Modernize Your Drupal Theme

by Dustin LeBlanc

Front-end web development is a hotbed of innovation. The Javascript world is brimming with new frameworks like Backbone, Ember, Angular, Voxel, and Three. There are a lot of exciting technologies to learn to keep our minds busy and skills sharp.

Day to day Drupal development in the real world often includes working on a lot of legacy sites. Many of these sites are still running on Drupal 6 and frequently using some legacy themes, developed before the widespread use of CSS superset frameworks like SASS and LESS.

Fear not good Drupal themer! You will not be tormented in the world of plain CSS for the rest of your days! With a little help from some RubyGems you can convert your legacy theme to use SCSS with minimal effort as I did for a project I recently inherited. I will show you how in a second; but first, here are some of the reasons I chose to invest the time and energy:

  • Coding stylesheets in one consistent format across projects helps me code faster.
  • More organized project files help me code faster.
  • The syntax of SCSS feels more like programming, which makes the transition between writing stylesheets, templates, and module files a little more seamless for me (which, you guessed it, makes me code faster :D ).
  • Modular stylesheets using includes help future developers understand the theme more easily.

The big win here is that the time invested to do the conversion will reduce the cost of all future theming work I do on the site. I am laying groundwork for future theming that inevitably needs to be done as this business is dynamically changing and there is already more theming work in the pipeline. If I knew a switch to Drupal 7 were in the immediate future I might hold off for the development of a new theme (Using Drupal Streamline to bask in all of my SCSS, Guard, and Live Reload glory).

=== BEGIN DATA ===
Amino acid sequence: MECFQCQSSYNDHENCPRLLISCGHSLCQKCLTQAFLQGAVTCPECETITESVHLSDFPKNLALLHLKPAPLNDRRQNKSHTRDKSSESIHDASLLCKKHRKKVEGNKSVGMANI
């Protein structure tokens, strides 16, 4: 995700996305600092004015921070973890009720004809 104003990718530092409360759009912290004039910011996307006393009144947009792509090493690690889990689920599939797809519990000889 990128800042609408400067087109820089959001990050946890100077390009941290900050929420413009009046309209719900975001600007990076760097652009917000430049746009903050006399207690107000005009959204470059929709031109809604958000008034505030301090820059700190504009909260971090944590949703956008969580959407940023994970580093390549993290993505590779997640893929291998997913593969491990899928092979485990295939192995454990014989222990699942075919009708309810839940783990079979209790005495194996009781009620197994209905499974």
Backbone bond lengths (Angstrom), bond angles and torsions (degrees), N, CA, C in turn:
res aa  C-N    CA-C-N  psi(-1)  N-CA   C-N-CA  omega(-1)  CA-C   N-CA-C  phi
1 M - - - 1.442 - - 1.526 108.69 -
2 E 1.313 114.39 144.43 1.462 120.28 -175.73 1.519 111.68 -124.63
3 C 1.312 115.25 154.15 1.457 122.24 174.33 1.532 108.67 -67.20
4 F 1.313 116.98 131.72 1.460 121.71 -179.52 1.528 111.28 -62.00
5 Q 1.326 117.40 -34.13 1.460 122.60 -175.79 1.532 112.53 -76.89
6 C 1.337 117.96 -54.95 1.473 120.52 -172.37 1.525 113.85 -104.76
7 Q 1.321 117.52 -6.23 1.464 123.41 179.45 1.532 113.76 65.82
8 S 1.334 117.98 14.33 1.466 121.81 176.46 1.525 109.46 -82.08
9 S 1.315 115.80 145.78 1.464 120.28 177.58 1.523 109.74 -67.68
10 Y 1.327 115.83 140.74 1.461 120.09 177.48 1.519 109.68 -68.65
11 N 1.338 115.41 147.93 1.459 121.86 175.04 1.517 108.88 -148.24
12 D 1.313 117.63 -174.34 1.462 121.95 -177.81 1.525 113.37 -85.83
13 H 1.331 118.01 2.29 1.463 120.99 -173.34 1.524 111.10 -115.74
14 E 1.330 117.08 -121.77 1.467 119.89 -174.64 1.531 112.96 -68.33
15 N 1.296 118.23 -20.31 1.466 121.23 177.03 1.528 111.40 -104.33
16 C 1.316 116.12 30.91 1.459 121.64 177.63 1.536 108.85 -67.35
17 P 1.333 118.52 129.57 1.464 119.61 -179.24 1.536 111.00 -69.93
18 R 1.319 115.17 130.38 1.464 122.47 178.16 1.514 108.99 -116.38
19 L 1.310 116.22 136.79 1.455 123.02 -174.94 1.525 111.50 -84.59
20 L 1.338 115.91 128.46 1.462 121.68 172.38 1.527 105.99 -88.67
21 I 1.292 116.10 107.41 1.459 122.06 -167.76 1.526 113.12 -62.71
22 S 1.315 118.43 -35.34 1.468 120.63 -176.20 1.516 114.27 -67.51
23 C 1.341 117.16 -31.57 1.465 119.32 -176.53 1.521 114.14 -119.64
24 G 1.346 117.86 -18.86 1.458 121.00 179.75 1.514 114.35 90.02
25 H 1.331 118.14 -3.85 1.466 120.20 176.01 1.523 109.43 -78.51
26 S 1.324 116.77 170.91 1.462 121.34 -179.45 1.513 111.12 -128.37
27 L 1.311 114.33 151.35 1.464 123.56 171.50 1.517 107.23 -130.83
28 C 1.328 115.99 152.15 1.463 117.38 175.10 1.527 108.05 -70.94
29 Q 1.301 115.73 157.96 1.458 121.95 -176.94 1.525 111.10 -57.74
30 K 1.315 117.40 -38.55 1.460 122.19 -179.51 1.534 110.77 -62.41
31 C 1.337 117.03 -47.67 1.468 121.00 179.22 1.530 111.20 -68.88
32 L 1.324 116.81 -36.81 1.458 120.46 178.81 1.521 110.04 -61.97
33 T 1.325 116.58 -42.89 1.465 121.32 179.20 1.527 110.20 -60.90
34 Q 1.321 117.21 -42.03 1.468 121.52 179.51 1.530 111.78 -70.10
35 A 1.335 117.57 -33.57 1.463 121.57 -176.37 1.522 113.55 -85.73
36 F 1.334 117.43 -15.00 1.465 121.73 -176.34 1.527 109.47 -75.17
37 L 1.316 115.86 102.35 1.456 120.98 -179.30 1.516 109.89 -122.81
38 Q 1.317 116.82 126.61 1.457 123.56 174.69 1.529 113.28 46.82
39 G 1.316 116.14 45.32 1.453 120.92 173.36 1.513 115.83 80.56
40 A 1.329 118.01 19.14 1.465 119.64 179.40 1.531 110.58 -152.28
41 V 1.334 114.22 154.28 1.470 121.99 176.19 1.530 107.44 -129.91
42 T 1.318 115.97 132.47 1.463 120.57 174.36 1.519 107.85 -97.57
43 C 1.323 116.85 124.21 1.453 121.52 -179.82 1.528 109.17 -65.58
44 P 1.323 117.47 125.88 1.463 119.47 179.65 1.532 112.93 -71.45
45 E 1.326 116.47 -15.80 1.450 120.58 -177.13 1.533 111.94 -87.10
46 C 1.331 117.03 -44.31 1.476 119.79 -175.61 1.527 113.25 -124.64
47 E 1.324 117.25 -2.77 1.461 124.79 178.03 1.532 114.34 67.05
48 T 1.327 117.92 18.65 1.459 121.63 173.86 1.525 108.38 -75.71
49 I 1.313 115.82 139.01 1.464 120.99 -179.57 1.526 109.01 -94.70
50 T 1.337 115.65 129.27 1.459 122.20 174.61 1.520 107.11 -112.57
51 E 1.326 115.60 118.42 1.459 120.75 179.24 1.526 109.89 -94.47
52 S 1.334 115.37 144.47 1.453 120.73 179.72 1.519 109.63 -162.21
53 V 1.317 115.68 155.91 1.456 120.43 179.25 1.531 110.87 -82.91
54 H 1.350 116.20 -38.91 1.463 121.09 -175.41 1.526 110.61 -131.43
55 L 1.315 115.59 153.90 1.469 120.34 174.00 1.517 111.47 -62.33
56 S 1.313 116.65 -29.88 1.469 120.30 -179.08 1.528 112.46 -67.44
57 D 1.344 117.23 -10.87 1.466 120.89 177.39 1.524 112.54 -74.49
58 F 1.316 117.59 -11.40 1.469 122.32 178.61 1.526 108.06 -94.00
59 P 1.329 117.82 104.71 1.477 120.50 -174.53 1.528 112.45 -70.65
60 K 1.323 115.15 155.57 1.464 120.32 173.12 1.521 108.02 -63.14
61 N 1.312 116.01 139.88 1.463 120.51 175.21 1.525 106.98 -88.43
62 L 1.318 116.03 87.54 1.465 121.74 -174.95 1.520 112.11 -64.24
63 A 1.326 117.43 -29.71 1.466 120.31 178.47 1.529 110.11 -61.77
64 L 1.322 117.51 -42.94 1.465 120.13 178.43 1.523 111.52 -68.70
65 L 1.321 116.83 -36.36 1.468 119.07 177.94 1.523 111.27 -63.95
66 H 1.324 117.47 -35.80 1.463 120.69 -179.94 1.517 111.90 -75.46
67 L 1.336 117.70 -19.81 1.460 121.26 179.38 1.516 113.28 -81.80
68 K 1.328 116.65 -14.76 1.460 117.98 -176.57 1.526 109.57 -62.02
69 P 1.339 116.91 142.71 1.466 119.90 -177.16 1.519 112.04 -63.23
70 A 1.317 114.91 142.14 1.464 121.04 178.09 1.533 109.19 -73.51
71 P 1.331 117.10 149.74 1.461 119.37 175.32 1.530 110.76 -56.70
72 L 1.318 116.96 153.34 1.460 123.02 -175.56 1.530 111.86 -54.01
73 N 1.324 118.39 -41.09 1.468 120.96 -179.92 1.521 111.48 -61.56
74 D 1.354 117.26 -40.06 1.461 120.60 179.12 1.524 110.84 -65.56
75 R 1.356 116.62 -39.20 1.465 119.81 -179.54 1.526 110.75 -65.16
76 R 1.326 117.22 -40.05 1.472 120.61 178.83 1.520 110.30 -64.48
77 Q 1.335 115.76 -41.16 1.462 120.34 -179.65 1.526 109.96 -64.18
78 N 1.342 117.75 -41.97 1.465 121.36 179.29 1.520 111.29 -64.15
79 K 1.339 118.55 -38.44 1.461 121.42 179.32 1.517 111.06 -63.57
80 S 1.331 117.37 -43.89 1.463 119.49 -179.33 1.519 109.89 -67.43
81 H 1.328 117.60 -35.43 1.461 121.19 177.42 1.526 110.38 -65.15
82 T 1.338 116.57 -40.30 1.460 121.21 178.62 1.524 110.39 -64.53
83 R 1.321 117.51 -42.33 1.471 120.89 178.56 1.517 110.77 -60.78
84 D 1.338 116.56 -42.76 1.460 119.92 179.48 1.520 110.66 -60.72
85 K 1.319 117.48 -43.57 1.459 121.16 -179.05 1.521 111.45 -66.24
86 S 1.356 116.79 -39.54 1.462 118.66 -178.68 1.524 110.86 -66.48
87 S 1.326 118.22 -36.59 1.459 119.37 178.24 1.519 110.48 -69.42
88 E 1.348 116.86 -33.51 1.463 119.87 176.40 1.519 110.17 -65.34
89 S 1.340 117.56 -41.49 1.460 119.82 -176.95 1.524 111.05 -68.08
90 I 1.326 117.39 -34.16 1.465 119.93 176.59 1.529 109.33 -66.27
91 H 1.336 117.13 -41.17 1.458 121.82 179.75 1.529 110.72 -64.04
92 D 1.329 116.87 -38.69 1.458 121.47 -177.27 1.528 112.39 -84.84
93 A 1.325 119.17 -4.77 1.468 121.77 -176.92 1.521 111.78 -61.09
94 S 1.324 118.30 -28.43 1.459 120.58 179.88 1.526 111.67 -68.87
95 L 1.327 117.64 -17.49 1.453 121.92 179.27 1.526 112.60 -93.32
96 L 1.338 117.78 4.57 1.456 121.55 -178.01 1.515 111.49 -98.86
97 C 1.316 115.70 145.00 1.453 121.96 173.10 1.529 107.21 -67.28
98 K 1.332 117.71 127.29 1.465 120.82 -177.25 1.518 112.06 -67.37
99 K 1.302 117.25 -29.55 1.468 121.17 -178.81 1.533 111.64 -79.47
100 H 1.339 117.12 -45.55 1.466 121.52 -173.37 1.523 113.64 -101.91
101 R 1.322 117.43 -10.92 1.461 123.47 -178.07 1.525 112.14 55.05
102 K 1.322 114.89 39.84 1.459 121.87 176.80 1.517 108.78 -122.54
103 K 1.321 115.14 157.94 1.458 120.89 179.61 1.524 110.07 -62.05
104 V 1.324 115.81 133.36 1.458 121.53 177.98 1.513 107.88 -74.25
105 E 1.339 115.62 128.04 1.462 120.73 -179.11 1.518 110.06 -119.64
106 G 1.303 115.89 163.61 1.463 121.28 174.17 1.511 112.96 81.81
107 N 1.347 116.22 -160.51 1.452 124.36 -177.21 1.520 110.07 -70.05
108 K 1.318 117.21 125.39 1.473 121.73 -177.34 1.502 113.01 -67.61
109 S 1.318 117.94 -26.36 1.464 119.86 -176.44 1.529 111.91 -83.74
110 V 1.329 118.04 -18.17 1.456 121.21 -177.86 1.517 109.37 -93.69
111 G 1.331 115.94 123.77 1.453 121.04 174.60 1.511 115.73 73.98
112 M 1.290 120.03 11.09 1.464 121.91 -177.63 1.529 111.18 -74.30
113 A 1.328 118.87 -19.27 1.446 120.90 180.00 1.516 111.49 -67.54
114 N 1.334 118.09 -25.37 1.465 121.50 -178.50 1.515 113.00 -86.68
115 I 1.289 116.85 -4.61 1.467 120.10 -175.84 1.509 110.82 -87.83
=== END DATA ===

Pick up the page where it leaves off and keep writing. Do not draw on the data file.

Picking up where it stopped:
Before we begin; make sure you have Ruby installed and are using the latest versions of RubyGems and Bundler. I personally use rbenv to manage my Ruby versions. The commands here assume a unix style terminal.

The first thing we want to do is get to our document root on the command-line:

  $ cd mysite

Once we are there (wherever "there" is for you), we need to create a Gemfile:

  $ touch Gemfile

The Gemfile is a manifest of RubyGems used in a project. We will be using two RubyGems in particular, 'sass' and 'compass'. In a future post, hopefully I can tackle retrofitting Guard and Live Reload as well.

Open the Gemfile in your favorite text editor (I prefer Sublime) and add the following:

Simple as pie. These three lines will tell Bundler where we want to get our Ruby Gems from, and then a list of the two packages we want to include; 'sass' and 'compass'.

Close up your text editor and head back to your terminal and input: $ bundle install

Your output should look something like:

Our next step is to turn our attention to our theme files. In a traditional theme, we will have our css files stored in a folder called "css". You may have multiple files stored in this folder, possibly for different outputs such as screen or print. For any files that are partials that render together, typically I combine them all down to a single legacy file. The first thing we will want to do is get into our theme's root directory, usually located somewhere like sites/all/themes/theme_name.

We want to create a new folder to hold our scss files (execute from your theme root):

  $ mkdir scss

Your folder structure may vary. For Singlebrook we typically use a folder structure that lists css, images, js, scss, templates, template.php, and our info file all at our theme root. Next we need to make a new manifest for our scss files:

  $ touch scss/style.scss